What current projects, conferences, or events are you working on now or in the future?

DAWSON, the company I work for, is doing projects all over the U.S. Just last week I was in Vermont doing a project for a federal client. As for conferences, the Annual Meeting for the Society for American Archaeology is coming up in March in Portland, OR. Looking forward to that!

What’s the best advice you’ve received in your career?
Again, it’s a tie. From a mentor in the archaeological compliance sector: Business is business. Friendship is friendship.

From an archaeology professor: Sometimes, you gotta learn to be an asshole.

What advice would you give to someone wanting to join the field today?
Specialize! Have a skill other than “dirt” archaeology. GIS, bioarcheology, archeobotany (my specialty), and geomorphology are all good options.

When you aren’t working, what do you like to do?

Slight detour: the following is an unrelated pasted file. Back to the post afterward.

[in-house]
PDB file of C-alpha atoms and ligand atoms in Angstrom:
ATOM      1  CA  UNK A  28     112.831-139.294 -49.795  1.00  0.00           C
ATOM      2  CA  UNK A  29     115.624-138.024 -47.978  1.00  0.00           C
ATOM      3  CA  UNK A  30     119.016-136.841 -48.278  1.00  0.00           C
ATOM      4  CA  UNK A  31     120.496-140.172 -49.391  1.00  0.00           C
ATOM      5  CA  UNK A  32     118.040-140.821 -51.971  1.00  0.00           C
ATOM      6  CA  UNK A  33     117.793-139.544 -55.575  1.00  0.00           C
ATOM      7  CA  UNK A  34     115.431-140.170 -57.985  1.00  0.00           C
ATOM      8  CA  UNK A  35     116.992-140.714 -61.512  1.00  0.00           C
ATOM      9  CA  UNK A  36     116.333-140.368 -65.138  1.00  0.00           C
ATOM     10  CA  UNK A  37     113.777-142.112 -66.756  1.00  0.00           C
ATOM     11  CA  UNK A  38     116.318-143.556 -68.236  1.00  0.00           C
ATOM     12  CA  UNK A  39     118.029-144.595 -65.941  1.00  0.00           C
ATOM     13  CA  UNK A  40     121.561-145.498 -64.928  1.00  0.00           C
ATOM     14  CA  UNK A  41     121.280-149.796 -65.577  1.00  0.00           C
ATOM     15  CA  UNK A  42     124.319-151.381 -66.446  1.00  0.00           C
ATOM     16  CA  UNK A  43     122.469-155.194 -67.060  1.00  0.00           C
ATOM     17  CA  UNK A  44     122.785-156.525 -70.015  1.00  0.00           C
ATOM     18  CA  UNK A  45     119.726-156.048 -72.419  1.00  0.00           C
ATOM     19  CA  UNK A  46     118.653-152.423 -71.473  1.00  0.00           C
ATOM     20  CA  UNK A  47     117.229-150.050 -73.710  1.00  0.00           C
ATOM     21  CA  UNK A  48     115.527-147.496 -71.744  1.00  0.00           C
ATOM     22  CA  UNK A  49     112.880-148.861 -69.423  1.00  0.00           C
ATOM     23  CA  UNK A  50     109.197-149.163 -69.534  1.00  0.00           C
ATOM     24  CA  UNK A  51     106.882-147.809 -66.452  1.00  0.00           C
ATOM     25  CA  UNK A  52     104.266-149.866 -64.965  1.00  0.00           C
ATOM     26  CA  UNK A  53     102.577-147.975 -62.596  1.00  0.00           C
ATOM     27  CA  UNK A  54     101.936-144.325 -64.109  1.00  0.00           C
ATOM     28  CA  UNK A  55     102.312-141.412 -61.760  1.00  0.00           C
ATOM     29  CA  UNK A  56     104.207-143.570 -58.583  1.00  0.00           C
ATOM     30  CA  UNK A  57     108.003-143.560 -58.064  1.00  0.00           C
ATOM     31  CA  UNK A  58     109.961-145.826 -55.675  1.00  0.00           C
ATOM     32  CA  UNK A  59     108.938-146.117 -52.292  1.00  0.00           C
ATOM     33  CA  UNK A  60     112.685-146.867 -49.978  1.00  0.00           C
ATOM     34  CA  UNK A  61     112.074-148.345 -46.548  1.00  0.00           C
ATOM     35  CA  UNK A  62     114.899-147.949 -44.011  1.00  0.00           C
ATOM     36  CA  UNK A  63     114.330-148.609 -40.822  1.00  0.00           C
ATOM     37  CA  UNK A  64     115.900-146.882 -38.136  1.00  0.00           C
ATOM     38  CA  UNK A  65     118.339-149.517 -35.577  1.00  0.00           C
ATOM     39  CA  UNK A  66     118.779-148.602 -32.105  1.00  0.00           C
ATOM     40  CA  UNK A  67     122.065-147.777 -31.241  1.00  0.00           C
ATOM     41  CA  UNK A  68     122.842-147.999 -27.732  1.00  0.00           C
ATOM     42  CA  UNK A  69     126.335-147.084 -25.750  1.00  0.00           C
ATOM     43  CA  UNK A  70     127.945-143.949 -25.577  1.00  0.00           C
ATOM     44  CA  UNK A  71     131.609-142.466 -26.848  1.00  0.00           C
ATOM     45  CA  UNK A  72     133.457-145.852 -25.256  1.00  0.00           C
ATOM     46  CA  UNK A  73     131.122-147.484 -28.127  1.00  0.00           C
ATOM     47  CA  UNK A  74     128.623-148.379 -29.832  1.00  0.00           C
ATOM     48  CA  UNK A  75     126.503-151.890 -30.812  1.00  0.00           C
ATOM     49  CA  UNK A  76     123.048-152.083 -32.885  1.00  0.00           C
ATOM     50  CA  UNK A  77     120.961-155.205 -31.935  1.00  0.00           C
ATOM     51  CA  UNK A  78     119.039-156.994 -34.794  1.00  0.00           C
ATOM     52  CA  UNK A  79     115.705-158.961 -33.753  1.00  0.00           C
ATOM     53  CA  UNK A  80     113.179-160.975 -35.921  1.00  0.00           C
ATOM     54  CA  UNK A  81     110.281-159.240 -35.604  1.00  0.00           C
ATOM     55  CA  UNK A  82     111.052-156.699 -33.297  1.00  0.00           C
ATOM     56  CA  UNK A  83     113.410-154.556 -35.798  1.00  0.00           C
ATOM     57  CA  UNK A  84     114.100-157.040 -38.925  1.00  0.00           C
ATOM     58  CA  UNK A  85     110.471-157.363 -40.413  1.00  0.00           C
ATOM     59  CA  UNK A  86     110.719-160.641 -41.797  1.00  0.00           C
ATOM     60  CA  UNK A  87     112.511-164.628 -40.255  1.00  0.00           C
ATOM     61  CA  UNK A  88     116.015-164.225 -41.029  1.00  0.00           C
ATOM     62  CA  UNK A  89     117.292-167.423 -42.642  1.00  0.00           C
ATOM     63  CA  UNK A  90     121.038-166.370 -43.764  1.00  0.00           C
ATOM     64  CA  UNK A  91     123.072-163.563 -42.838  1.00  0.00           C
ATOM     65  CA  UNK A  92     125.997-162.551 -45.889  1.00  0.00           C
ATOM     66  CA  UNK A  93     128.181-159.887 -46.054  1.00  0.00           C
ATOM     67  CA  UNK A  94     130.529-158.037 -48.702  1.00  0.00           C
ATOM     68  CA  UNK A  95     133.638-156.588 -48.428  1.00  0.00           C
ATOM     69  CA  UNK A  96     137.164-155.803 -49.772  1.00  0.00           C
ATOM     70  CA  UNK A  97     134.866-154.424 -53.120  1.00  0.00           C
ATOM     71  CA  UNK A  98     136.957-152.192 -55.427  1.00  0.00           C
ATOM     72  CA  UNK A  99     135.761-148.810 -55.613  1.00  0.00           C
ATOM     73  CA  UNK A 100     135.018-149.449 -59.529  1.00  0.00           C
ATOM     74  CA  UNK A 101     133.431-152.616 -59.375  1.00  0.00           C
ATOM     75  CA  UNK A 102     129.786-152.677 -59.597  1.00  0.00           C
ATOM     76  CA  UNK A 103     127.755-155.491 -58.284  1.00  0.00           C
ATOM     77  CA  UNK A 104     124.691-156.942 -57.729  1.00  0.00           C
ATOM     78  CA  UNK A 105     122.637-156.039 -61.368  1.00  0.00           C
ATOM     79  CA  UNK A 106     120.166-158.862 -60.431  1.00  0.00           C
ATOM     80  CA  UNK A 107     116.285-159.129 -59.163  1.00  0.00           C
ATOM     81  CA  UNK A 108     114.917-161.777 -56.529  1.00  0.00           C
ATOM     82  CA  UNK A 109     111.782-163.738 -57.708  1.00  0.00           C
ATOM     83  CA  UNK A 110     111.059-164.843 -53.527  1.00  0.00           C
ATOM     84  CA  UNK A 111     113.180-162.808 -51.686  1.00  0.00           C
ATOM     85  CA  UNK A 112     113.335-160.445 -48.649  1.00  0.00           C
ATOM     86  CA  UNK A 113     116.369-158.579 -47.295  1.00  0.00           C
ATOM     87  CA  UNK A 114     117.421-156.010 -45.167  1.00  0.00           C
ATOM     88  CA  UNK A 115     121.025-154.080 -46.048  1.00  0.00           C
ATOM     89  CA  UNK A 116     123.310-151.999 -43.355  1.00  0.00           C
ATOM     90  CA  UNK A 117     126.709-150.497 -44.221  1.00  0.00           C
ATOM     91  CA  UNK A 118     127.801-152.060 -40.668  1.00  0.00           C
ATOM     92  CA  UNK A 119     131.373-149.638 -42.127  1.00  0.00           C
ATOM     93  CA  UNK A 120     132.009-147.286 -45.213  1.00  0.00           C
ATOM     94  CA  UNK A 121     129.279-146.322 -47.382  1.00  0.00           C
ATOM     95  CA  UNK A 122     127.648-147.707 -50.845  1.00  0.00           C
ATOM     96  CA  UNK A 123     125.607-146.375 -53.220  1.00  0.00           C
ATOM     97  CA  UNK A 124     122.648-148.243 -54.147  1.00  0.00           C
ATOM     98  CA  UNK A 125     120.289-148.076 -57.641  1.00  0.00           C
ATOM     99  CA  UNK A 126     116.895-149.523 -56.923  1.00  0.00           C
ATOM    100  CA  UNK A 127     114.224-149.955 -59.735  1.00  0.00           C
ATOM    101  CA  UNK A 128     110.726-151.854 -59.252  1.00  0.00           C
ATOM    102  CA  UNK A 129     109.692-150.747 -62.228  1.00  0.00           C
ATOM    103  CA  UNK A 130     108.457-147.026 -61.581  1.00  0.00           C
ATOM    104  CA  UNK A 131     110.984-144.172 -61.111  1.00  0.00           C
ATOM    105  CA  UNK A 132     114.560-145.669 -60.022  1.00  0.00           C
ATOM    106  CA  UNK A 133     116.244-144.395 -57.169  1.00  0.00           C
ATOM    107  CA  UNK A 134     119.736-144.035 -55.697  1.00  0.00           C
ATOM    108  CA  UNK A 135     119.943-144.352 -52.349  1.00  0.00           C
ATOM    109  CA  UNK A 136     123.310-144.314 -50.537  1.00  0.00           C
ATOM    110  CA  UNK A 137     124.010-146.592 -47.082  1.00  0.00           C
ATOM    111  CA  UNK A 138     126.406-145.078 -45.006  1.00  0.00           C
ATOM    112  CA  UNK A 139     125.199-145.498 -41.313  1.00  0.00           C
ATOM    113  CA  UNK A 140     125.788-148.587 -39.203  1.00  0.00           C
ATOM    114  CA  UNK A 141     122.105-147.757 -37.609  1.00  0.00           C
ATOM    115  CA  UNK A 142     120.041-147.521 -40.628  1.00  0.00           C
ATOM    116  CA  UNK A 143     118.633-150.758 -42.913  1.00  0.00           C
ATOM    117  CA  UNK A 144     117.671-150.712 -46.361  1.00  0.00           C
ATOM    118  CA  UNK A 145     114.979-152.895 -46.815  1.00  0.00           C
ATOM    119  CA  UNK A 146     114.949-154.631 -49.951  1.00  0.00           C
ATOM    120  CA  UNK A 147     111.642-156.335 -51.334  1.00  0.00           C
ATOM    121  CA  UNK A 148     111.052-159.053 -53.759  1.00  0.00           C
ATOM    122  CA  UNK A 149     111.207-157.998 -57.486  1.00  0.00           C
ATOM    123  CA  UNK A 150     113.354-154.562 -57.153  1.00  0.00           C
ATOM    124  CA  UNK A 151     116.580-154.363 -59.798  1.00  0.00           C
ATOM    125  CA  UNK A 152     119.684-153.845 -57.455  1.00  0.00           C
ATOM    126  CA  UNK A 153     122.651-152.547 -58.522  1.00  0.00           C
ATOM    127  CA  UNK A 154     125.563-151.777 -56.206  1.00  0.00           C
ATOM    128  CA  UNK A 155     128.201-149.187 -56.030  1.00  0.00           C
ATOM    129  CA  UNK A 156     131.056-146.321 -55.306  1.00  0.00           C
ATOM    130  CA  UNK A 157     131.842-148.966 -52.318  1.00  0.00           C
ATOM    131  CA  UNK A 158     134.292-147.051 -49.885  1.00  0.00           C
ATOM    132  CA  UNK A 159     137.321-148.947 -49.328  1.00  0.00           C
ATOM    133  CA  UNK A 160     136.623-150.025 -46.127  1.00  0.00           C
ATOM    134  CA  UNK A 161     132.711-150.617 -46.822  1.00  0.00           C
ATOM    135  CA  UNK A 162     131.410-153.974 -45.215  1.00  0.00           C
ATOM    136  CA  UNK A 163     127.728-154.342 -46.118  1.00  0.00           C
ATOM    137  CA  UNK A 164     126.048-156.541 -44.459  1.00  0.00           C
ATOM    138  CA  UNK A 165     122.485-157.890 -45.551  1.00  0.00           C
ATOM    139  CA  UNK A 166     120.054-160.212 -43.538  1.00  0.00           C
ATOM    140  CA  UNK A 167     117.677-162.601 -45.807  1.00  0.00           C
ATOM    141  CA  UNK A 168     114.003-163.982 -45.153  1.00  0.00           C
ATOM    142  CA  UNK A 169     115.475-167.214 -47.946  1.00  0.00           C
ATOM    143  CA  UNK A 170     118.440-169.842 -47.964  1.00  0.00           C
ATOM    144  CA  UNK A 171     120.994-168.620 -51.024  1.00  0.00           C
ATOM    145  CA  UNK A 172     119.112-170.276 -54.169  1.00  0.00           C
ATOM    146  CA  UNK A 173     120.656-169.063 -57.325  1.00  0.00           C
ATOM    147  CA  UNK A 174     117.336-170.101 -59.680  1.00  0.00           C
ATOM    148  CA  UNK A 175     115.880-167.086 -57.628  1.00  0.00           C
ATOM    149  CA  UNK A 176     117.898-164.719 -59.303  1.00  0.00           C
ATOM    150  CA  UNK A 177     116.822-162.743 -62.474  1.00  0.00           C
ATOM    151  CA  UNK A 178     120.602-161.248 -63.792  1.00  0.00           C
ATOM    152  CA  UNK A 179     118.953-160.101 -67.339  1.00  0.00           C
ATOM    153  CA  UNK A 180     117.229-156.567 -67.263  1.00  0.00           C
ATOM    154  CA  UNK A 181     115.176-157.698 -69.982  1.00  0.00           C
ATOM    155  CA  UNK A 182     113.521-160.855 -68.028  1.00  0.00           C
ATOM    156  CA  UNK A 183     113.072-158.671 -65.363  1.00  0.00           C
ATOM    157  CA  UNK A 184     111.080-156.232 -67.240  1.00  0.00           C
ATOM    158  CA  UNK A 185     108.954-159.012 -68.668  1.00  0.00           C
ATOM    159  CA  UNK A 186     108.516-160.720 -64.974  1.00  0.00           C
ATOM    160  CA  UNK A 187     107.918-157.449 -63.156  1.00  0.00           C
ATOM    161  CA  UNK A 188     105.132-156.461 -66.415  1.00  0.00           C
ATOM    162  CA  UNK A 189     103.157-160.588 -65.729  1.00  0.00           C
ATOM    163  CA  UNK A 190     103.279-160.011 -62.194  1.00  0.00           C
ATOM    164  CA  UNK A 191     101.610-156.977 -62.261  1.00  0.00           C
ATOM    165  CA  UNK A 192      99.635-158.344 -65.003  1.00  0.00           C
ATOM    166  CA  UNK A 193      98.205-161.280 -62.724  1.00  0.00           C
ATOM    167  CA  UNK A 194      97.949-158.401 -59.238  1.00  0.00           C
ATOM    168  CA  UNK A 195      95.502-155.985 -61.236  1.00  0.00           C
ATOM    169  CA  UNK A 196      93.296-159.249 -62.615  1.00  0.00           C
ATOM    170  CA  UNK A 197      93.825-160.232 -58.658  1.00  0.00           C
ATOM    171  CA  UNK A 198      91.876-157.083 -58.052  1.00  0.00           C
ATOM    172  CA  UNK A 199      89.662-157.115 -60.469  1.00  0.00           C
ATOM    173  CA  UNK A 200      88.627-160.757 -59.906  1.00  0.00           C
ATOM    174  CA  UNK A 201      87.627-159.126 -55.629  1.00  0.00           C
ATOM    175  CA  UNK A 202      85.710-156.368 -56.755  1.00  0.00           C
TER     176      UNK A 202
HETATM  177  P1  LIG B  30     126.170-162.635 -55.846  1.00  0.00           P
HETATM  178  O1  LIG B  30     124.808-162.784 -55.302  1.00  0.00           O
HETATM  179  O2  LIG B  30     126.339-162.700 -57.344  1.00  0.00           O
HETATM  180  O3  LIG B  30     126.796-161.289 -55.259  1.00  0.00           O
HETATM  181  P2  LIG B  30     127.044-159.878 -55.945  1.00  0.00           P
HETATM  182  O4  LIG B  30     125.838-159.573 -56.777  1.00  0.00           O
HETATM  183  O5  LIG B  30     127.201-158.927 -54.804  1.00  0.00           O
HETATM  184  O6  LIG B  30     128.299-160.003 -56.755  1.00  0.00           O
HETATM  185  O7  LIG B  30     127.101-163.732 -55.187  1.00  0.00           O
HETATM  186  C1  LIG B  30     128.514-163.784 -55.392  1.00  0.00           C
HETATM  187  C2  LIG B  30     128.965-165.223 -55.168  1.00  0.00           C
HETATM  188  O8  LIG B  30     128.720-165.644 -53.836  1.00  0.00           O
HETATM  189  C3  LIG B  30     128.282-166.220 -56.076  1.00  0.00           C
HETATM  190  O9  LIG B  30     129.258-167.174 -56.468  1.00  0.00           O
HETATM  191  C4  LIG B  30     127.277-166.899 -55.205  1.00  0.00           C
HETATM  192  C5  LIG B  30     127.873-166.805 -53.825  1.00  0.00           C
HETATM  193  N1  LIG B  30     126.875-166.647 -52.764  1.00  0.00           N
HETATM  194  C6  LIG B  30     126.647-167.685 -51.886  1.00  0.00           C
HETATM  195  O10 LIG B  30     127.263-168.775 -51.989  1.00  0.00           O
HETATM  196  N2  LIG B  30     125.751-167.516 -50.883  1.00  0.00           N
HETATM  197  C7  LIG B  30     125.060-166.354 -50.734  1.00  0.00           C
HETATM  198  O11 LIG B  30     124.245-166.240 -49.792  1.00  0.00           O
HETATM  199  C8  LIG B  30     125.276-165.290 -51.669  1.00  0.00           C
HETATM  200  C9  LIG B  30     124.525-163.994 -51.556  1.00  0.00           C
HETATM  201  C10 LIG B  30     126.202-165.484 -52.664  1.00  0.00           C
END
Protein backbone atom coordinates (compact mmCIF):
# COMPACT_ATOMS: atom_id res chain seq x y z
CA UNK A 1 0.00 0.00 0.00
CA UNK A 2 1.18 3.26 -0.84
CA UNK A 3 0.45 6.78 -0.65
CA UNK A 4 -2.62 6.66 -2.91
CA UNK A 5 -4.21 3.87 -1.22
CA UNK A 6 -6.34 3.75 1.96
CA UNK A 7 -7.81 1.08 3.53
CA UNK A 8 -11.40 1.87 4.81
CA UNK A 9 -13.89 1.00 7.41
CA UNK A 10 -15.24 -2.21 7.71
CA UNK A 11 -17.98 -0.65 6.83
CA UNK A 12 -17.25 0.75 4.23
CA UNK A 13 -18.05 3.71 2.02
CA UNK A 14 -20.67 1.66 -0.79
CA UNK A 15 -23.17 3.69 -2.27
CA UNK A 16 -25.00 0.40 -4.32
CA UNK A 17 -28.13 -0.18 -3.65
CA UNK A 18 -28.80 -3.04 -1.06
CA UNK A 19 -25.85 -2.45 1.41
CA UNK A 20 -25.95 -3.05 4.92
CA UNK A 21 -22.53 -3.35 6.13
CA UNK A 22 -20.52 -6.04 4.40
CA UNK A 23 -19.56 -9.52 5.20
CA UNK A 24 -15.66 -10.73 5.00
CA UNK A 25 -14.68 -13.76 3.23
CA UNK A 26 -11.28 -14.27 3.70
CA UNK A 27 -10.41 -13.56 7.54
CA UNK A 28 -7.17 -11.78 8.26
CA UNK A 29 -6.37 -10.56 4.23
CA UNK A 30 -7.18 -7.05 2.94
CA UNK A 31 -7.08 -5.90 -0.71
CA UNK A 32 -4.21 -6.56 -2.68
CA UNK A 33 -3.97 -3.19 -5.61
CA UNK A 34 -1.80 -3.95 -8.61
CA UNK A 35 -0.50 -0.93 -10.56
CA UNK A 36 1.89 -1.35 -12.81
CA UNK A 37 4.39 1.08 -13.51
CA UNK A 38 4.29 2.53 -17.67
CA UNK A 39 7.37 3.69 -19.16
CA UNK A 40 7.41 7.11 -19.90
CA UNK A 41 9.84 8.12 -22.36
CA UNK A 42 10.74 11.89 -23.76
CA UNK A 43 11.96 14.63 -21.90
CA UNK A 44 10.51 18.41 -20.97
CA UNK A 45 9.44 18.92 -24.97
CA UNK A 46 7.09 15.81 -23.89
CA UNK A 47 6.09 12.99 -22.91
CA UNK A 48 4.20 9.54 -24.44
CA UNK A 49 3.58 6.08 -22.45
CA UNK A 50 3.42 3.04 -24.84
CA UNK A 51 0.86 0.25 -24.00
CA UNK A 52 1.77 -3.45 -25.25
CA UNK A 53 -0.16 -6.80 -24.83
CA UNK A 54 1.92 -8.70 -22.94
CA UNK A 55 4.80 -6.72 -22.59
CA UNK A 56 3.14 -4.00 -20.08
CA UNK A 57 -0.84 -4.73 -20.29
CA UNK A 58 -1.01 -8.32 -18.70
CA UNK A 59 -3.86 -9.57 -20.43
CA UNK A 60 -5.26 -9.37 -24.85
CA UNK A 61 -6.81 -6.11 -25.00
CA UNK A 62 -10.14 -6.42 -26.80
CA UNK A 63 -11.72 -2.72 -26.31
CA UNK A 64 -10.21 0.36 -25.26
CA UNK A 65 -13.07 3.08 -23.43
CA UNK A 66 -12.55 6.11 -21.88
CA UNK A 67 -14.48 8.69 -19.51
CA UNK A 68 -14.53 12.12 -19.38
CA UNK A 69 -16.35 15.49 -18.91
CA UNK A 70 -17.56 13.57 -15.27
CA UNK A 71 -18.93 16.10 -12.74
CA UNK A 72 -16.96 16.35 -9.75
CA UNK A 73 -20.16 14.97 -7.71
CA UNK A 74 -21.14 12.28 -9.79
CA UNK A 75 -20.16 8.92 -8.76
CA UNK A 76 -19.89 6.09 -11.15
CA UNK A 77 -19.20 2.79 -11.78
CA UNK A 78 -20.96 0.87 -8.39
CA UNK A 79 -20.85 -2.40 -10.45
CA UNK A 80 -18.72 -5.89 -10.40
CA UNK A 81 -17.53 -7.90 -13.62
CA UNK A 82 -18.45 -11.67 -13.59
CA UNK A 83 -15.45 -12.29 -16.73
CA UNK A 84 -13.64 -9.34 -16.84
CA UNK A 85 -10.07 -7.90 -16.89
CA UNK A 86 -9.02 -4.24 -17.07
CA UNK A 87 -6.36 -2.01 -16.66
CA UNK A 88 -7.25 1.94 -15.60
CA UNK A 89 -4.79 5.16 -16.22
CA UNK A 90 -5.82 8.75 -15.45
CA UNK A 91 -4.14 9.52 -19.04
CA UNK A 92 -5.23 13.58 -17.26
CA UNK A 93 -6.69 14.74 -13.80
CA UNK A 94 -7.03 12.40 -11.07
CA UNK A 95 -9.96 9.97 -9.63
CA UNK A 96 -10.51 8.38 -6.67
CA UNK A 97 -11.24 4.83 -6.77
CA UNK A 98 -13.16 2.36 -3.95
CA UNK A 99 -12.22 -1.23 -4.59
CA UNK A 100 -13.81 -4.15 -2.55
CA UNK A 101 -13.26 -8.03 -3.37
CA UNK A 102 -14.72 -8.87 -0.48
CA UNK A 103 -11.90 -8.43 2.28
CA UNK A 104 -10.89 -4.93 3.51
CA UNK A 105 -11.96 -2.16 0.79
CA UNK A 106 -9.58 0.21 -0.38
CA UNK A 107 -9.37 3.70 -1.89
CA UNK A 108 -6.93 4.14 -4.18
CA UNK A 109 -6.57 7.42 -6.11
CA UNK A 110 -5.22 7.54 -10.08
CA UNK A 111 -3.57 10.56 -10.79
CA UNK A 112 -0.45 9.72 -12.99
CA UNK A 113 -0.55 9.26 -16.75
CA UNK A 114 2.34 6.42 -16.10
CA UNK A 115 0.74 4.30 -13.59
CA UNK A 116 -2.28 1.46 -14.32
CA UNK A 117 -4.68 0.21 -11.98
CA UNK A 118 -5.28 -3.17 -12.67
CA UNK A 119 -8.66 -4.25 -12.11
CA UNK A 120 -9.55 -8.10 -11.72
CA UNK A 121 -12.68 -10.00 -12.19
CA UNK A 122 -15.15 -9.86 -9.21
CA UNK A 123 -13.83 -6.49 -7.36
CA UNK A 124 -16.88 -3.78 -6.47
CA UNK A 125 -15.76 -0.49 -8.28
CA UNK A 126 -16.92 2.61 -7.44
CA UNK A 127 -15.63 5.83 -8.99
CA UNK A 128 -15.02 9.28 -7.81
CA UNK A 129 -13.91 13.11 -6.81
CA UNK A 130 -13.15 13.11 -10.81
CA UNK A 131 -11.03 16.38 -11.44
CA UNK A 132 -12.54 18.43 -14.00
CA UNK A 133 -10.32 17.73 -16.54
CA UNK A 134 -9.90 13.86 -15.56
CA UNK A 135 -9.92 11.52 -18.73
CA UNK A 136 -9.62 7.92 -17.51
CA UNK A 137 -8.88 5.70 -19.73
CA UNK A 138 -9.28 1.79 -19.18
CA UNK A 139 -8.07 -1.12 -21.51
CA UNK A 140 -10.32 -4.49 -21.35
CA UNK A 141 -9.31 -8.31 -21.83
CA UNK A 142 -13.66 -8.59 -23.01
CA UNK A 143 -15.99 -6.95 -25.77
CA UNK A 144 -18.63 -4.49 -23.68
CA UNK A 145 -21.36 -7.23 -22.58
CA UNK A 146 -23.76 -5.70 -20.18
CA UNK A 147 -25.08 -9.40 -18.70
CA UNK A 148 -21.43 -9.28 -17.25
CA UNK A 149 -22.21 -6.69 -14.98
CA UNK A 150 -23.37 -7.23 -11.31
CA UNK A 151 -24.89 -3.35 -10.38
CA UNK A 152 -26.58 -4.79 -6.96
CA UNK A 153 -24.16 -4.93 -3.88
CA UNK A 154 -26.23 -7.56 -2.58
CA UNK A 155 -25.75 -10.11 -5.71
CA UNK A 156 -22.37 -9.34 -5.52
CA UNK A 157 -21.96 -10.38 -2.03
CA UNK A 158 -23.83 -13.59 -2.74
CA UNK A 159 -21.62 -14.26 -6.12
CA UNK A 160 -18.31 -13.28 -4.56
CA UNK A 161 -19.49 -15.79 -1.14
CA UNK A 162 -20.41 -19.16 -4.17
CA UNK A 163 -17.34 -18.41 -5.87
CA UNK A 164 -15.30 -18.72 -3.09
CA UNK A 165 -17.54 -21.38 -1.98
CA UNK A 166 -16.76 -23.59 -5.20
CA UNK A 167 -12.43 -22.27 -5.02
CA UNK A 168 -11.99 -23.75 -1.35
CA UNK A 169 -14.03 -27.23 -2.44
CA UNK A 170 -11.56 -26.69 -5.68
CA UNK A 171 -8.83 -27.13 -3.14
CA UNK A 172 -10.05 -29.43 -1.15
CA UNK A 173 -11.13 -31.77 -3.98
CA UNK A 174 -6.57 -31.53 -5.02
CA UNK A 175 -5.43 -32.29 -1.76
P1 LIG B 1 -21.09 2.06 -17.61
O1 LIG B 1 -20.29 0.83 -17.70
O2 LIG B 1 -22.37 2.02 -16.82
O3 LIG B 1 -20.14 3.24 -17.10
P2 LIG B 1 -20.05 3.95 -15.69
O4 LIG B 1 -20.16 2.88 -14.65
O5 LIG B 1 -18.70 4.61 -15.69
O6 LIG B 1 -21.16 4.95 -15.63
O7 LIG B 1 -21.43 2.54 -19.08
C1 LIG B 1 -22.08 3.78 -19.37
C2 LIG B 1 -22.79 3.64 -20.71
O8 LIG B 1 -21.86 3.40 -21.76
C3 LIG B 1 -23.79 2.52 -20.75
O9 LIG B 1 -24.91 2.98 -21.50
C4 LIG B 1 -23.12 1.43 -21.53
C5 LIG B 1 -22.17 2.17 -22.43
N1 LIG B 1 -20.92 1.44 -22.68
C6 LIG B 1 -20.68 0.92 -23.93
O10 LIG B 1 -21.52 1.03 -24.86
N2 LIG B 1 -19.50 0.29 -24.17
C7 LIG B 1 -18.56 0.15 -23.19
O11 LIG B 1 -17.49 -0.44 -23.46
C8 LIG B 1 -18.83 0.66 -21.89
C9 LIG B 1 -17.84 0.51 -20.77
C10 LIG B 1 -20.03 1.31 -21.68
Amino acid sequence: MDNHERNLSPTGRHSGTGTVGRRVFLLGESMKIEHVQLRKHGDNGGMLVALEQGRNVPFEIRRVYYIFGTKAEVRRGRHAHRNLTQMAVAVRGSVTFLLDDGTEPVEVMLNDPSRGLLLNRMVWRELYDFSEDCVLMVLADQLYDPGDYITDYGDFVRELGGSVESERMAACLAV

I have a hobby! I do fused glass pieces. Right now, I am mostly doing pieces containing cremated pet remains. I had several containers with various well-loved pets in the house and was thinking about what to do with them (watch Hoarders – you’ll understand). So I experimented with fusing the cremains into glass pieces.

It works quite well, so now I do it mostly for friends and friends of friends. I don’t do it for money – just a promise of a donation to an animal charity. I have done bowls, plates, candle holders, and Christmas ornaments. Currently, I have Coco Chanel (a lovely chihuahua) who is going into some glass cacti pieces.

If we were literally “around the table” right now, what food would you have brought to share?
Cookies! Lemon ones. . .

Avid Fans of: Holiday Movies